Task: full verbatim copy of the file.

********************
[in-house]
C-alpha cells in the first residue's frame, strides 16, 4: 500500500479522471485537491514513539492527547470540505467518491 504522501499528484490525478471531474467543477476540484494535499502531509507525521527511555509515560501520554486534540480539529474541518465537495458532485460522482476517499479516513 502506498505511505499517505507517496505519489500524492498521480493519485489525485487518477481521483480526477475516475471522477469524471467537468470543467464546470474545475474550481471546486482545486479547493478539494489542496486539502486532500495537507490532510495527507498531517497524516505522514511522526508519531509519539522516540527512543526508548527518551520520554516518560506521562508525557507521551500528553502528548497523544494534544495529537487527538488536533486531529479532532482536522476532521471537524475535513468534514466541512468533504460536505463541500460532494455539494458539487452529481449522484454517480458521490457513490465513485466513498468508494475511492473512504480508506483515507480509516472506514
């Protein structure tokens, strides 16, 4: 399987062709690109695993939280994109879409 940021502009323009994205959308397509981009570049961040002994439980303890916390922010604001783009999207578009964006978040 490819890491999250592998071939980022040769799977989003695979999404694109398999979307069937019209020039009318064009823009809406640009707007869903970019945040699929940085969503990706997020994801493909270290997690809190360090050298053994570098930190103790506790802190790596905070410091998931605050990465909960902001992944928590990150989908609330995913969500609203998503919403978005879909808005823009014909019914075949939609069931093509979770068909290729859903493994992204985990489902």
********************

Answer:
[in-house]
C-alpha cells in the first residue's frame, strides 16, 4: 500500500479522471485537491514513539492527547470540505467518491 504522501499528484490525478471531474467543477476540484494535499502531509507525521527511555509515560501520554486534540480539529474541518465537495458532485460522482476517499479516513 502506498505511505499517505507517496505519489500524492498521480493519485489525485487518477481521483480526477475516475471522477469524471467537468470543467464546470474545475474550481471546486482545486479547493478539494489542496486539502486532500495537507490532510495527507498531517497524516505522514511522526508519531509519539522516540527512543526508548527518551520520554516518560506521562508525557507521551500528553502528548497523544494534544495529537487527538488536533486531529479532532482536522476532521471537524475535513468534514466541512468533504460536505463541500460532494455539494458539487452529481449522484454517480458521490457513490465513485466513498468508494475511492473512504480508506483515507480509516472506514
């Protein structure tokens, strides 16, 4: 399987062709690109695993939280994109879409 940021502009323009994205959308397509981009570049961040002994439980303890916390922010604001783009999207578009964006978040 490819890491999250592998071939980022040769799977989003695979999404694109398999979307069937019209020039009318064009823009809406640009707007869903970019945040699929940085969503990706997020994801493909270290997690809190360090050298053994570098930190103790506790802190790596905070410091998931605050990465909960902001992944928590990150989908609330995913969500609203998503919403978005879909808005823009014909019914075949939609069931093509979770068909290729859903493994992204985990489902």